I used another picture I did for them as the logo box and I slapped on some lettering and viola a comic cover is born. I am real proud of the outcome considering the sparseness of the original line art.


Here is my favorite example of coloring. This was the image that I discovered the polygonal lasso tool in Photoshop with. I was sort of happy with the inks, but it felt like it needed color and at this point I was pretty much only adding red with sharpie marker. But that didn’t seem like enough. Also, it was drawn from a stock photo.


The color made all the difference in the world to me. I was amazed, not at my talent, but that something this good (in my estimation) could come from my fingertips and brain.





Here are my two favorites though. Both drawn from the same stock photo source obviously, but I wanted to do a little more than making a cell animation like drawing of this girl. So I tried my damnedest to make something a little more out of it. I tried to put a mini story in it.


Here is one panel (my fav) colored. And then here is the final product:


I think this gave a ton more life to the original drawings.

Anyway, this has sort of led me to thinking about my philosophy of art. My philosophy is “do whatever makes you smile.? That’s what counts. When it stops making you smile, stop doing it. The above stuff stopped making me smile about a year ago. It ended up not fun anymore and seemed more like work just for the sake of posting it on Deviant Art and not enjoyable. The mascot stuff recently though has been tremendous fun.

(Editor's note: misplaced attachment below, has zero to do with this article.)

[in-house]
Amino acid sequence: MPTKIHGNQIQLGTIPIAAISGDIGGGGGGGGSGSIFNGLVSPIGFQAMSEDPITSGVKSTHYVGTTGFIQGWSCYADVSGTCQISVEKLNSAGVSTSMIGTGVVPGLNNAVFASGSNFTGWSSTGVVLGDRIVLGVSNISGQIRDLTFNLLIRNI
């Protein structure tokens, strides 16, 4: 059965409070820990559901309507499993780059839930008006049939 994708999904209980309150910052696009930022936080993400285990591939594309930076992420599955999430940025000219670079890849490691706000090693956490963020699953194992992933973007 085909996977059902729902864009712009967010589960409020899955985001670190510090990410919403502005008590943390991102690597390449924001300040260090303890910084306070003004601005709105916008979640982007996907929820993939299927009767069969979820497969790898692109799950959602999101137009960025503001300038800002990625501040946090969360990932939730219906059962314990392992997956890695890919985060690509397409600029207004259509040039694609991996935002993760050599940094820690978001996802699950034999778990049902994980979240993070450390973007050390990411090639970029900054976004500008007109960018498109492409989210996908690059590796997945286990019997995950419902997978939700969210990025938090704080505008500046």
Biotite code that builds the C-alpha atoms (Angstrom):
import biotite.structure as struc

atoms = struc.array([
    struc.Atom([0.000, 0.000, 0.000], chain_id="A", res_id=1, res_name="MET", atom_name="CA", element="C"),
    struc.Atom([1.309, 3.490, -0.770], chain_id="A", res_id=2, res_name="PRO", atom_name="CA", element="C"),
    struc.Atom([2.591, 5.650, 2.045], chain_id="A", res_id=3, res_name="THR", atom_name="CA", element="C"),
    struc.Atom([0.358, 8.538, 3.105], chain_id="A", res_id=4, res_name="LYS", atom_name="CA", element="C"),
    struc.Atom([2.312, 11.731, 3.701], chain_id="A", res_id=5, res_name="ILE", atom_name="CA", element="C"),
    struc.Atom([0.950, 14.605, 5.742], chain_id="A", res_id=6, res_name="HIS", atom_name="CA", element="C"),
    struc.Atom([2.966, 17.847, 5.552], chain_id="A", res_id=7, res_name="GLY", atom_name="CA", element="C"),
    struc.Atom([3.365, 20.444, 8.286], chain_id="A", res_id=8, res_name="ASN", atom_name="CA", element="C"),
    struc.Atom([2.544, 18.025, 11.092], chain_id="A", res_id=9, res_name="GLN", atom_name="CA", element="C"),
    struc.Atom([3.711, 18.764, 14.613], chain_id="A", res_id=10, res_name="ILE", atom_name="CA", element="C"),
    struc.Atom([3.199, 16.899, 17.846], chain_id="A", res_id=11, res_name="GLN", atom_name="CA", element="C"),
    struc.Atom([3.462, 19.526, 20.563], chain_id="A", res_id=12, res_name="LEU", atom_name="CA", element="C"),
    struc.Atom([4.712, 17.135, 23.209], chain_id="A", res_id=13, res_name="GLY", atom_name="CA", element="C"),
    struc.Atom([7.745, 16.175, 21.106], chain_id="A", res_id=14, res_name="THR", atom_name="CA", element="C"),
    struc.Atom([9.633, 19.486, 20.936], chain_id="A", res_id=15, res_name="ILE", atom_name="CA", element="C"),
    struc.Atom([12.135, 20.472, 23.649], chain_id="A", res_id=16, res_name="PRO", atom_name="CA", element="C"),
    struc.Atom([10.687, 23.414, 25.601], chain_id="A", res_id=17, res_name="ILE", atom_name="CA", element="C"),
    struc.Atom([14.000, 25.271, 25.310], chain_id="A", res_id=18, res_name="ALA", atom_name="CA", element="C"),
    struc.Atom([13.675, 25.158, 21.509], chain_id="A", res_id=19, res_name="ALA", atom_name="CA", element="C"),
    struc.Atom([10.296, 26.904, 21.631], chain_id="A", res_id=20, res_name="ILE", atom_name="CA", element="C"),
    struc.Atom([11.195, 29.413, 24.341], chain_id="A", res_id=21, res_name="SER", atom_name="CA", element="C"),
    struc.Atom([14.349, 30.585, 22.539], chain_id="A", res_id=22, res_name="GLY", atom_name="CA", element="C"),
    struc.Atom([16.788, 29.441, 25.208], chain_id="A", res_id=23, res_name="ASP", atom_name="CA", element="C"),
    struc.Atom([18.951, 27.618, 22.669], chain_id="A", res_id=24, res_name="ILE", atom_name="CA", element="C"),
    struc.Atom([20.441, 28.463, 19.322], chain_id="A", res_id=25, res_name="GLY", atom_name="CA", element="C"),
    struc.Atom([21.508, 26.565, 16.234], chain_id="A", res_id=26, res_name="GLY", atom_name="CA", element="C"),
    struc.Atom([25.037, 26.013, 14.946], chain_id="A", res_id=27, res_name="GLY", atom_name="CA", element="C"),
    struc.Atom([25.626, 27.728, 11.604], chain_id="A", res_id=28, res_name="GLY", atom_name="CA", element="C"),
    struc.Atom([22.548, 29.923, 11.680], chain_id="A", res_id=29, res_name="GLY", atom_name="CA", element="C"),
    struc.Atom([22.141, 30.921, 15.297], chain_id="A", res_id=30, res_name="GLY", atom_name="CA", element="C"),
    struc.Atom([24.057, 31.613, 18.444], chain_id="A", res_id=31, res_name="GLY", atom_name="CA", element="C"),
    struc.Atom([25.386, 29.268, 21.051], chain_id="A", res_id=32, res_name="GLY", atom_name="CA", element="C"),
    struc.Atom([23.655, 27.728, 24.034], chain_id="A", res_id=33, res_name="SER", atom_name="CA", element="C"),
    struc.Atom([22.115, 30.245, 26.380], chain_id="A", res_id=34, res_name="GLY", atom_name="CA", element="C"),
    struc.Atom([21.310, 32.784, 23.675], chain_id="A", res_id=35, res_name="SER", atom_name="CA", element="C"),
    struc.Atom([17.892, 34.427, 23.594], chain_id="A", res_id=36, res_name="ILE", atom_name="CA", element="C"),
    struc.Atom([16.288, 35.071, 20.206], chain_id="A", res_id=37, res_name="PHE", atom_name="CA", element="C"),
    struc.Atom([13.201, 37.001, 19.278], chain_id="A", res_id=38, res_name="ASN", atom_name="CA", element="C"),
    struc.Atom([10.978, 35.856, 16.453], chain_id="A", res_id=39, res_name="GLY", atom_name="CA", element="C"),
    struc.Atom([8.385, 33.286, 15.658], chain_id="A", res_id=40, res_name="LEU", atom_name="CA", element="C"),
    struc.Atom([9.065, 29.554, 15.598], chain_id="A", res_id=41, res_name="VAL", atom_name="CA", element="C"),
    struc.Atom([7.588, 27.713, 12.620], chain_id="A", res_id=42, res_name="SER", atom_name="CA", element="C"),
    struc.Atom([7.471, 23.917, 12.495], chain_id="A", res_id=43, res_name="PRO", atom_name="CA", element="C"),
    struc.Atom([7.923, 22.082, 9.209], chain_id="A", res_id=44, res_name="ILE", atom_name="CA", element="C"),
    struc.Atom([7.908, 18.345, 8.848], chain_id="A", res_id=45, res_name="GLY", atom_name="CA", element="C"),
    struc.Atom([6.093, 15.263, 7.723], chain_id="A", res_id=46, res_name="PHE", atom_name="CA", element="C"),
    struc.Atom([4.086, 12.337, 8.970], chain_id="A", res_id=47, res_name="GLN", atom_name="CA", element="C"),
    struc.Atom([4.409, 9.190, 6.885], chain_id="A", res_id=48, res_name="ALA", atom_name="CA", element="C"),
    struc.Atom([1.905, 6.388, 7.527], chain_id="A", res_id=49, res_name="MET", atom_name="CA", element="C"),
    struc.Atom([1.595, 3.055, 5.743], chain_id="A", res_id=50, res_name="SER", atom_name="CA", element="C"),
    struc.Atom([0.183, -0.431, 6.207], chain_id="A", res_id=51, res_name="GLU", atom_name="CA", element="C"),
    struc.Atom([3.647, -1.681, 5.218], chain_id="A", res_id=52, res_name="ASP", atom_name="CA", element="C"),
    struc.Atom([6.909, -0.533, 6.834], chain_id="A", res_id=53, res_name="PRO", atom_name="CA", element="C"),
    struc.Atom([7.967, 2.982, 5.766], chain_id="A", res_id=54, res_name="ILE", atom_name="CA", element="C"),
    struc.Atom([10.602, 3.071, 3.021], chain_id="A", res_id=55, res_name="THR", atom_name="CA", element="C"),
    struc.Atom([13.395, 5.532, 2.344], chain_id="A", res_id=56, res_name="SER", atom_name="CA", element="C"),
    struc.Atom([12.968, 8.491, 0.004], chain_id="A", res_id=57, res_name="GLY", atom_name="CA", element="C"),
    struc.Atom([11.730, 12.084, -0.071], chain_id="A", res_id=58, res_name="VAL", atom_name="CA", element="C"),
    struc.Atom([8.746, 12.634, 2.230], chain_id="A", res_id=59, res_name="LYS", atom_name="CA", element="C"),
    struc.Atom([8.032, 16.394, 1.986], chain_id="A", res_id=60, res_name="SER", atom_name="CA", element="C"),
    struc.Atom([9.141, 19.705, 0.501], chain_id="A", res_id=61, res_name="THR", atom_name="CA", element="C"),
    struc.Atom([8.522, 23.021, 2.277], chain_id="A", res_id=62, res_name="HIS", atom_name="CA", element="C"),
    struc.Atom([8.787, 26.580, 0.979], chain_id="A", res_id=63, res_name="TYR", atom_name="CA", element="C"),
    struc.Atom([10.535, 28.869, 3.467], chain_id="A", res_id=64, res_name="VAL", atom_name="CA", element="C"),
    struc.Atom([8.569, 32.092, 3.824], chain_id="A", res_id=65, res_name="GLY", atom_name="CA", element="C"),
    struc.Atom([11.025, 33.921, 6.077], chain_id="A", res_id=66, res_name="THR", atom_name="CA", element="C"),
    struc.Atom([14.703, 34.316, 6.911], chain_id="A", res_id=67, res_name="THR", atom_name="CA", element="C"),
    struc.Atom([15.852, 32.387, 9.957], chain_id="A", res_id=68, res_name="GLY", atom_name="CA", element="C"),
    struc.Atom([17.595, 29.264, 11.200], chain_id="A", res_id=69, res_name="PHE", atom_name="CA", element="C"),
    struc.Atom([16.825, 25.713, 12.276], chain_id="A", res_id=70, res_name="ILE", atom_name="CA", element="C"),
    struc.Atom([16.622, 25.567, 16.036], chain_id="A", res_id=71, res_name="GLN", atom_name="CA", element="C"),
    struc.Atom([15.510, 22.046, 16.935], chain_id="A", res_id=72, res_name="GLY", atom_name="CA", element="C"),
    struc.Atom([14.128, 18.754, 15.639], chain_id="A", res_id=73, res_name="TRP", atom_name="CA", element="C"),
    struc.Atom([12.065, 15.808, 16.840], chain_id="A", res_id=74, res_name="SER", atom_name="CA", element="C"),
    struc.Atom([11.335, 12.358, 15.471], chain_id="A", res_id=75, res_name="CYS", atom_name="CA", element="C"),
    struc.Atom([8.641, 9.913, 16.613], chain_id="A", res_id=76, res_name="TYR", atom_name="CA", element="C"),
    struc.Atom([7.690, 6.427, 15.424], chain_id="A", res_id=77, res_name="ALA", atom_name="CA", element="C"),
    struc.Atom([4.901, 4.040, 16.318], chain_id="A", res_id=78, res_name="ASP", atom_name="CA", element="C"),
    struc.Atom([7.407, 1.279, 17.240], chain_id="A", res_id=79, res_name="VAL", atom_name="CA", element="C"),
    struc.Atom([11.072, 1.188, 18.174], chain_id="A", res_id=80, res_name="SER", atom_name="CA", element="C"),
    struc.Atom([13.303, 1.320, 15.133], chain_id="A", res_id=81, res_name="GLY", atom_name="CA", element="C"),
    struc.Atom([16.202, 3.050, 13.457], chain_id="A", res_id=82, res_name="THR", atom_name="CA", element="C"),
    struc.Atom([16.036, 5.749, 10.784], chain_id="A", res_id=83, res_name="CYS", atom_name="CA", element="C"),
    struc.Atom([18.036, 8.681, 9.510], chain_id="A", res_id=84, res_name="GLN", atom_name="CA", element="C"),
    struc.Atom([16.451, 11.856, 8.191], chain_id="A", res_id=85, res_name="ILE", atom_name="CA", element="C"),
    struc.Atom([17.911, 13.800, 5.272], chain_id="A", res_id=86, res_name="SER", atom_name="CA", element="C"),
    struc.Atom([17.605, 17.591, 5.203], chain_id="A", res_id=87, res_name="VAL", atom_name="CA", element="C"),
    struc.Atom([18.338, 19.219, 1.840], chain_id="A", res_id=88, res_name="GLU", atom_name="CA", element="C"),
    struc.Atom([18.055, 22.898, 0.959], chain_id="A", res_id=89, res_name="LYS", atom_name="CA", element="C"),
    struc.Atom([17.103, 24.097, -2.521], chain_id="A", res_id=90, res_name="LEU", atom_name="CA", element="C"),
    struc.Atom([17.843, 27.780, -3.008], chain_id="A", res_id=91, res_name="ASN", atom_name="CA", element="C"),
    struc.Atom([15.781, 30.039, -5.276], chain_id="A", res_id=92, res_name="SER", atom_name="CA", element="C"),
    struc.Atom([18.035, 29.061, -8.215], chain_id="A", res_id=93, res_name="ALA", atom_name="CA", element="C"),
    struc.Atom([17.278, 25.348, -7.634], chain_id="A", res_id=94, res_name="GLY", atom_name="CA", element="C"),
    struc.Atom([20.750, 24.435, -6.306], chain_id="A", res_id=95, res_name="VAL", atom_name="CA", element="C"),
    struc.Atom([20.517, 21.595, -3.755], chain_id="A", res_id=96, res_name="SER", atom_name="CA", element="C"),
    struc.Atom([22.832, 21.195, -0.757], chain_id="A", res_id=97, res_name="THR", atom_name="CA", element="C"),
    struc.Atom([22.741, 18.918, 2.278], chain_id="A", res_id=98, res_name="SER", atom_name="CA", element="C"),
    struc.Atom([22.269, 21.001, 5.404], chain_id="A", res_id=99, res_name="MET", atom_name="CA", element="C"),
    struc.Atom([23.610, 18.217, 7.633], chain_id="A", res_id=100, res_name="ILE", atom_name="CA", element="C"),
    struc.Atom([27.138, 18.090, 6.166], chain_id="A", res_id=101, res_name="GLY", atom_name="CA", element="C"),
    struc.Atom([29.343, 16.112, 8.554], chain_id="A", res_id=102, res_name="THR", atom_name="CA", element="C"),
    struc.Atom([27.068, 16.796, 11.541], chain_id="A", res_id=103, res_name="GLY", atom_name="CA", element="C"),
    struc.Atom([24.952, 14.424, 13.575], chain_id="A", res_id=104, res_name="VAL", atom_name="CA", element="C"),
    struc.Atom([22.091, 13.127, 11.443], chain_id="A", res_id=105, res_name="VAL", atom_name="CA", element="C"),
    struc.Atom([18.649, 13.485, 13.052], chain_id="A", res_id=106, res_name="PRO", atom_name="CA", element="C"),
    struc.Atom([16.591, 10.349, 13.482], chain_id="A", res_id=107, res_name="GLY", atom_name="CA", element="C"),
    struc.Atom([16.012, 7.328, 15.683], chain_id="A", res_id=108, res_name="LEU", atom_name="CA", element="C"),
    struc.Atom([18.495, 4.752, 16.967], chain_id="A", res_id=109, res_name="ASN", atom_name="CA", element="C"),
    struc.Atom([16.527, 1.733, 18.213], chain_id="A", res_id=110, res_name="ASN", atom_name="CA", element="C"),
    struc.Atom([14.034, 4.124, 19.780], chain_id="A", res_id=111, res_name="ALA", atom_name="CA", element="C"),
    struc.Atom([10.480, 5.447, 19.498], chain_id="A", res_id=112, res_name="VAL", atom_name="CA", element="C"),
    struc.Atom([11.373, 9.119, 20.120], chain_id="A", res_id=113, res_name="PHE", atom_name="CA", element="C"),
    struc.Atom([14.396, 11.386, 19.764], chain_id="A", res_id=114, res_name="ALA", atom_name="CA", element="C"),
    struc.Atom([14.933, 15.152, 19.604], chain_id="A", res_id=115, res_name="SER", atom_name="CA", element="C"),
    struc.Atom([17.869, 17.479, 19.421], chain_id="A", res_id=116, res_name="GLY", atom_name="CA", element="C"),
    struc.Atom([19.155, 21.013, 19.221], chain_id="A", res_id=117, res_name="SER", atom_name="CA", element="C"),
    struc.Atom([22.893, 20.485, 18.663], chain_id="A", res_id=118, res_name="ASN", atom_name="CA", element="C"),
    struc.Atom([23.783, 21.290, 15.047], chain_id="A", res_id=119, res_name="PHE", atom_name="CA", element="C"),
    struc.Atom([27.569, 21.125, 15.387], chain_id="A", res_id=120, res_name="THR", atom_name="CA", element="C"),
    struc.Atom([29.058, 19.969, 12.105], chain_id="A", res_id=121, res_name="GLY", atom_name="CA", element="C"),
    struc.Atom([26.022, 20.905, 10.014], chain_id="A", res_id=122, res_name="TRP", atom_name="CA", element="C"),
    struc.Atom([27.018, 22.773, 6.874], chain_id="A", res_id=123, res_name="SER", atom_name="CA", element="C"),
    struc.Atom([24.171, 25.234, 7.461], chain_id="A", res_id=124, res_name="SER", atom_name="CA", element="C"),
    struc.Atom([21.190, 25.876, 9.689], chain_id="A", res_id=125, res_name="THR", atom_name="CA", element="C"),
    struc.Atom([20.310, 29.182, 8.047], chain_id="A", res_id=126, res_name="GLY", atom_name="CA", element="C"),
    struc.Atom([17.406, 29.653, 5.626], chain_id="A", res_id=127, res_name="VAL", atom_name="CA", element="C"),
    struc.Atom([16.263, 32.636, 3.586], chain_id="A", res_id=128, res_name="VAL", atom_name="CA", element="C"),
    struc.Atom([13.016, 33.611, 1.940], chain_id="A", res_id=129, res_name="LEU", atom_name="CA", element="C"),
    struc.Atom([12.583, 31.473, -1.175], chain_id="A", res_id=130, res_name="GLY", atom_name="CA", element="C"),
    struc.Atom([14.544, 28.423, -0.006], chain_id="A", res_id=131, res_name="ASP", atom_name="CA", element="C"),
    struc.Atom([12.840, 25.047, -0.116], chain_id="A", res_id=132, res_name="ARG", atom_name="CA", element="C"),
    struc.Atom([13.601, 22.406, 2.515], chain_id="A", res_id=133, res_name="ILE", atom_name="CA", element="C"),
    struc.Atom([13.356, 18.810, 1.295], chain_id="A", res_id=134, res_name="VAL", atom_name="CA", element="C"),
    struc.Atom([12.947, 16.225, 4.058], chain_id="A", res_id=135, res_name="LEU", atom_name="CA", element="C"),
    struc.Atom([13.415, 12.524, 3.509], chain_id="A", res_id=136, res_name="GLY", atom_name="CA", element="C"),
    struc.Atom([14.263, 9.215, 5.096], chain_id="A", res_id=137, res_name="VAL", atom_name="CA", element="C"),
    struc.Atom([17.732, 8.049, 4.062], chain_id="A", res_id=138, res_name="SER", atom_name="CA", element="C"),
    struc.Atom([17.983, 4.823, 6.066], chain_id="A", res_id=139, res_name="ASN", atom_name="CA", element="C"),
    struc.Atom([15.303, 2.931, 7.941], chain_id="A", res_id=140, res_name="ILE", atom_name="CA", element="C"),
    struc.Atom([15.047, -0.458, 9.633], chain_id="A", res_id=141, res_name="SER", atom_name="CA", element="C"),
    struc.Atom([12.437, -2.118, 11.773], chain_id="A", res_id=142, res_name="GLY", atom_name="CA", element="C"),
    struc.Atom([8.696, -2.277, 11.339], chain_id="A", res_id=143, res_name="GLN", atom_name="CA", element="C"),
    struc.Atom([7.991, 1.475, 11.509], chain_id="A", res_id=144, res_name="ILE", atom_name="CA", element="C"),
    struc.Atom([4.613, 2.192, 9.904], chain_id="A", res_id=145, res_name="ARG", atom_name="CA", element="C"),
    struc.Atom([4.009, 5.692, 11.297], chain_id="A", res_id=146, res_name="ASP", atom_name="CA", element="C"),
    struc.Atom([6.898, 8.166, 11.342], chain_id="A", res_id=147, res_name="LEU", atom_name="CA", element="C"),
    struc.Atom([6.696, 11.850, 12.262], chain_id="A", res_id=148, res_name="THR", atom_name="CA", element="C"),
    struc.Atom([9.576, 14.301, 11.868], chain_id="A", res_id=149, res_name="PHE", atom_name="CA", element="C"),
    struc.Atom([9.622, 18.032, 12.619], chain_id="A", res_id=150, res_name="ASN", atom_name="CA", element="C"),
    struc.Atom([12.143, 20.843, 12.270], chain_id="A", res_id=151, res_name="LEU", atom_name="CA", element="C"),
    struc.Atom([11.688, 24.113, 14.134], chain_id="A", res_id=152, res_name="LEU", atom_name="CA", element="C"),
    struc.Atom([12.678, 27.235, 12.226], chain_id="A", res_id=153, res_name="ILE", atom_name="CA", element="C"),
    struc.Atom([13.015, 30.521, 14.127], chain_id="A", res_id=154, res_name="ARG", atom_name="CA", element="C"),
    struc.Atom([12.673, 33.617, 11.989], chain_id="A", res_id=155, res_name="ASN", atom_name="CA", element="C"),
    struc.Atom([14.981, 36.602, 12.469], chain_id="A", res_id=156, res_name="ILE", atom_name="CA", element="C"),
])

In the last entry I talked about deciding whether or not to filter a movie review through those mascot characters and I think I’m leaning toward that because it’s making drawing fun. Even if the finished product doesn’t get near the quality of what I was doing before, it’s fun and since there isn’t money involved and let’s be honest, it’s all pop stuff, it’s not like high art, so I’m not learning any life lessons by following a more serious trend. So there’s that which I’ve been thinking about all day.  Hopefully I’ll have my first movie review done by Monday or Tuesday so I can test it to see if it’s worth all the drawing (vs. the time it takes to do.  It’s been fun, but if I can only do one or two of these a month it might not be fun anymore.)  We’ll See.